|Answer to Quiz #35 - November 11, 2005
What is the earliest year this photo could have been taken?
|Submitted by Sue Edminster and Jan Leonard.
Click on thumbnail to see larger image.
1898, after the Battle of Manilla
|The key to this quiz is the sheet music
propped on the reed organ against the
wall. The picture had to have been
taken after the Battle of Manila in May
Some of our readers have pointed out that the critical date was not the Battle of Manila,
but rather, the publication date of the music. Sue Edminster, one of the contributors of
the photograph, found images of the sheet music on the site:
Title: Battle of Manila. Descriptive.
Composer, Lyricist, Arranger: By Eduard Holst.
Publication: Howley, Haviland & Co., 1260-1266 Broadway, 1898.: , .
Form of Composition: sectional, with programmatic captions (e.g., "Dewey,
Approaching the Enemy")
Dedicatee: Respectfully Dedicated to Our Hero Admiral Geo. Dewey
Engraver, Lithographer, Artist: H. Carter; unattributed photo of Admiral Dewey
ads on inside bottom margins and on back cover for Howley, Haviland & Co. stock
1Subjects Naval war battles; Portraits; Spanish-American War; Patriotism; Campaigns
& battles Call No.: Box: 086 Item: 008
|The copyright appears at the bottom of the first page, just under the last line of music.
Copyright MDCCCXCVIII by Howley, Haviland & Co. English Copyright Reserved
So the music was copyrighted in 1898, the same year of the battle. So based on either
the battle or the sheet music about the battle, the earliest year the photo could have been
taken was 1898.
Eduard Holst (b. 1843 Copenhagen.- d. 1899
New York, NY) was a playwright who also
managed to find time to compose. According
to accounts of the time, he was a very versatile
man who was an actor, dancer, dance master,
playwright and composer. His compositions
include songs and piano solo works though a
catalog has proven elusive. We have three of
his works in our collection, Bloom & Blossom,
a Waltz (1887) and Autumn Leaf, a Polka for
Children also from 1887 and a part of a six
work series for children titled Shower of
Melodies published by White Smith Music in
Boston. His other work we have is a far cry
from a child's work and is in fact a complex
and fantastic work titled Dance of The Demon (1888). Among his other works are
Marine Band March and Battle of Manila (1898). Holst also composed a comic opera,
Our Flats and a comedy, Hot Water. (Hubbard, Biographies Vol. 1, p. 386) Though we
can only find a few of his works listed in various sources, he was quite prolific and a
1907 biography states he produced over two thousand works.
Bloom and Blossom
Music by: Eduard Holst
Lyrics by: None, piano solo
Published 1887 by White, Smith
& Co. Cover art unsigned
To see the score and to hear a
rendition of Holst's Bloom and
Blossom, click here. (You might
have to download software called
Scorch to hear the music.) To
hear a MIDI version of this tune,
click on here.
Other pieces by Eduard Holst include:
The reed organ was once an important domestic instrument, offering a cheap
alternative to the ever-popular family piano while at the same time providing a suitable
instrument for accompanying family hymns on a Sunday. It was the product of a
world-wide industry which turned out hundreds of thousands of organs a year at its
peak. Reed organs are today the province of collectors and museums. They are often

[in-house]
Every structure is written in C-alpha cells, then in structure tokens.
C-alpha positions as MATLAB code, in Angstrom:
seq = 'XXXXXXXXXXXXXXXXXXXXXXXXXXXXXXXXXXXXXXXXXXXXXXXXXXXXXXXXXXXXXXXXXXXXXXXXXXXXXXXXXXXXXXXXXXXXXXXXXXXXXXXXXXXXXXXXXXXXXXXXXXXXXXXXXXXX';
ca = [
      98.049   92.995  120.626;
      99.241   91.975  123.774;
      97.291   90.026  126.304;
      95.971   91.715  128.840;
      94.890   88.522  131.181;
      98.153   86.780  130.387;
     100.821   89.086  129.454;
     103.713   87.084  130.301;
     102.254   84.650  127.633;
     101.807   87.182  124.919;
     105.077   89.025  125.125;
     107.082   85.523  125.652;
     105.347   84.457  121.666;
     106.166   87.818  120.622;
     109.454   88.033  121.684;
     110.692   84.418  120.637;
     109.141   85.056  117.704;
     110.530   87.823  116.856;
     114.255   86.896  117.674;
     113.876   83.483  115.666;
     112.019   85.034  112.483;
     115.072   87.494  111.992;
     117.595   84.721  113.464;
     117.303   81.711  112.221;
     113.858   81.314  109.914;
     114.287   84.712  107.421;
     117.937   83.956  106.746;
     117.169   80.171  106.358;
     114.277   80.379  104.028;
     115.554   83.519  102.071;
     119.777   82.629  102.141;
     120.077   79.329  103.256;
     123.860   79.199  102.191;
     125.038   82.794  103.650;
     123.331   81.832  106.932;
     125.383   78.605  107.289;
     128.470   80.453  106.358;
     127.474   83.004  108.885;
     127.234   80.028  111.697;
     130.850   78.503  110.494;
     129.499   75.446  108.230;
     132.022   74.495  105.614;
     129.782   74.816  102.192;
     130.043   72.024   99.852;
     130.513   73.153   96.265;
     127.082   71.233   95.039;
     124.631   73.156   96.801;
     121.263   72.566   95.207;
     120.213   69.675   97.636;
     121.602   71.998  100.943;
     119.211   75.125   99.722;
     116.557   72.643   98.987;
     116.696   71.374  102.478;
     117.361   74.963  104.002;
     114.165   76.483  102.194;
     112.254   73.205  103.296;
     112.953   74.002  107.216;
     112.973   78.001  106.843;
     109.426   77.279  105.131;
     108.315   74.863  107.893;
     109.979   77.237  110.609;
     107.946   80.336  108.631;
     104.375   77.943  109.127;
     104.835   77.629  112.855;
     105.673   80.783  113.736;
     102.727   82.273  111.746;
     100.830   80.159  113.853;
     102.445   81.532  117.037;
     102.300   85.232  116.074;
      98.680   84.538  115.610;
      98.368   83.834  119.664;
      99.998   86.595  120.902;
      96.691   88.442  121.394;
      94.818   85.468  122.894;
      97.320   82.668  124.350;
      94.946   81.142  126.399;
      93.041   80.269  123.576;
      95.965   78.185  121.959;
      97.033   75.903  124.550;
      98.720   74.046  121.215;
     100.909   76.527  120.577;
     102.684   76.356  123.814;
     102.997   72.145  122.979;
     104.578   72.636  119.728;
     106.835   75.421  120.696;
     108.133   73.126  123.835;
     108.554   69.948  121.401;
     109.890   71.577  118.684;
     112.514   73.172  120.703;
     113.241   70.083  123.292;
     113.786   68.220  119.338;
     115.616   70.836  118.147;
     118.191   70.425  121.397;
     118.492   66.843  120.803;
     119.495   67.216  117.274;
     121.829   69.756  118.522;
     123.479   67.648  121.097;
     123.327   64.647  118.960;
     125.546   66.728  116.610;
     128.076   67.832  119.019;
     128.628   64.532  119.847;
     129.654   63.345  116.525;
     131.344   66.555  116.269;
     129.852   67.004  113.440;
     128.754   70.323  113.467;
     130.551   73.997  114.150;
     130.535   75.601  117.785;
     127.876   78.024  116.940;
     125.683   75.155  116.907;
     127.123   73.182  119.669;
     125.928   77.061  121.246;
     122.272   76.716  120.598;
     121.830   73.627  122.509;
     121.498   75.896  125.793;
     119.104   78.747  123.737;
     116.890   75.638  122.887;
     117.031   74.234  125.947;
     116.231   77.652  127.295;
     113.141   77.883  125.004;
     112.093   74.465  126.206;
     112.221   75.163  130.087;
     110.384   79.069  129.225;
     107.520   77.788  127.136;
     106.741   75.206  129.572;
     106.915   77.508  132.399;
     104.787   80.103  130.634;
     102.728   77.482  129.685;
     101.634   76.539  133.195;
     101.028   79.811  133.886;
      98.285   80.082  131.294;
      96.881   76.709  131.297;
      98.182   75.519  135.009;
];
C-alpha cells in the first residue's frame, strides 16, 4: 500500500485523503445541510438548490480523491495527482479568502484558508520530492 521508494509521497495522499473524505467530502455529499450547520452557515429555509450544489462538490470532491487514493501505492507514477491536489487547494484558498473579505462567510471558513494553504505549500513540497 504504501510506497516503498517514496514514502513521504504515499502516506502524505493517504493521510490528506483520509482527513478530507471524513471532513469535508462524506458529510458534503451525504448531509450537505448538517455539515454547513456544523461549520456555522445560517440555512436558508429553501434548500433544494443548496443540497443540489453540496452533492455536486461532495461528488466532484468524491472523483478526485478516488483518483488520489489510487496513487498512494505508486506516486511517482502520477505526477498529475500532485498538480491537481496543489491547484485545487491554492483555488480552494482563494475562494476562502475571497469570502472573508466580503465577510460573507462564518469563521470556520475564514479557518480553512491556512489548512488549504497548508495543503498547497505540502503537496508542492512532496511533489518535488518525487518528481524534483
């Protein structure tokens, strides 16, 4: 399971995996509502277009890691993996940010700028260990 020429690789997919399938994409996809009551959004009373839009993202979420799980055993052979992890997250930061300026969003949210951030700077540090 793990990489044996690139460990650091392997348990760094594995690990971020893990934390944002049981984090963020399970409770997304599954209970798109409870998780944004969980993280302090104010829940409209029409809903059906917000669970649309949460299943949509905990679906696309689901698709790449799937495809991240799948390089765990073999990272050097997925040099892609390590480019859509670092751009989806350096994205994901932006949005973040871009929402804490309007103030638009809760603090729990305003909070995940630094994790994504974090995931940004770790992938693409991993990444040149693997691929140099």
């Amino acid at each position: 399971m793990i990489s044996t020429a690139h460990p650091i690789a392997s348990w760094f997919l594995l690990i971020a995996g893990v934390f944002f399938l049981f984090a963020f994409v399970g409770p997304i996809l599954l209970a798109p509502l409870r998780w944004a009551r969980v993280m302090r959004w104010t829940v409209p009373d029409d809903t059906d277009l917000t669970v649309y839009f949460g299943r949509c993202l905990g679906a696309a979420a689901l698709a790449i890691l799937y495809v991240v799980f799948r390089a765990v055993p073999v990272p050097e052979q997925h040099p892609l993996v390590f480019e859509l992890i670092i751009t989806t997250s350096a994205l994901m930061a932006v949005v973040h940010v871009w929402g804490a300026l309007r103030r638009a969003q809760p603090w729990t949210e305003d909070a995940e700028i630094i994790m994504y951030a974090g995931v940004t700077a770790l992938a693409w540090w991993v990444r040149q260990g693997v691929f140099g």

found neglected in junk shops and furniture stores where their often impressively tall
cases, redolent of the Victorian fondness for decoration and embellishment, immediately
catch the eye of the curious.
Briefly, the reed organ works by a suction bellows drawing air out from within the
action of the organ. When a note is played by depressing a key, air is sucked into the
action through a small chamber containing a free reed. The passing air causes the reed
to vibrate, producing a tone. Stops are used to control which sets of reeds are to be
employed for playing. This is done by either allowing or blocking air to the reed
chambers. To find out more about the physics of the reed organ, there is an excellent
paper on the net titled The Physics of the Pump Organ by Kristina Knupp.
|I could not identify the brand of reed organ that is
in the picture, although I did find this image of it
on the internet. It is the middle of the three
organs. I emailed the owned of the site, but I
have not heard back from him. See
|The Camera Used to Take the Picture
|According to Sue and Jan, the picture measures 4" x 5". In 1898, Eastman Kodak was
by far the largest camera company in the U.S. (maybe in the world) so it is a safe
assumption that the picture was taken with a Kodak camera. According to
http://www.brownie-camera.com/film.shtml, the cameras on the market in 1898 that
could take 4" x 5" photos were:
|No. 4 BULLET Special |
|# 103 film cartridge |
|#109 film with |
Of the two, I vote for the No. 4 Eureka as being the camera that was used to take the
picture, simply because it was less expensive. But I really don't know. Here is a picture
of the No. 2 Eureka. I imagine the No. 4 was similar.
The No. 2 Eureka Camera is a lightweight
wooden box camera which took 3½ x 3½
inch plates or 106 size rollfilm with a
special holder (sold separately).
It was offered for $4.00 in 1898 along
with the 4 x 5 inch No. 4 Eureka Camera
and a No. 2 Eureka Junior (for plates
only). The simple rotary shutter was set
and tripped by the brass knob below the
achromatic lens on the camera's face.
|Congratulations to our winners!
Stan Read Don Schulteis
Jon Fox John Chulick
Robert McKenna James Hodges
Neil Ferguson Shane Somerville
Mel Lomax Dale Neisen
Mary Fraser E-Pop Nienhaus
If I have omitted your name from our list of winners, please let me know. It was unintentional.
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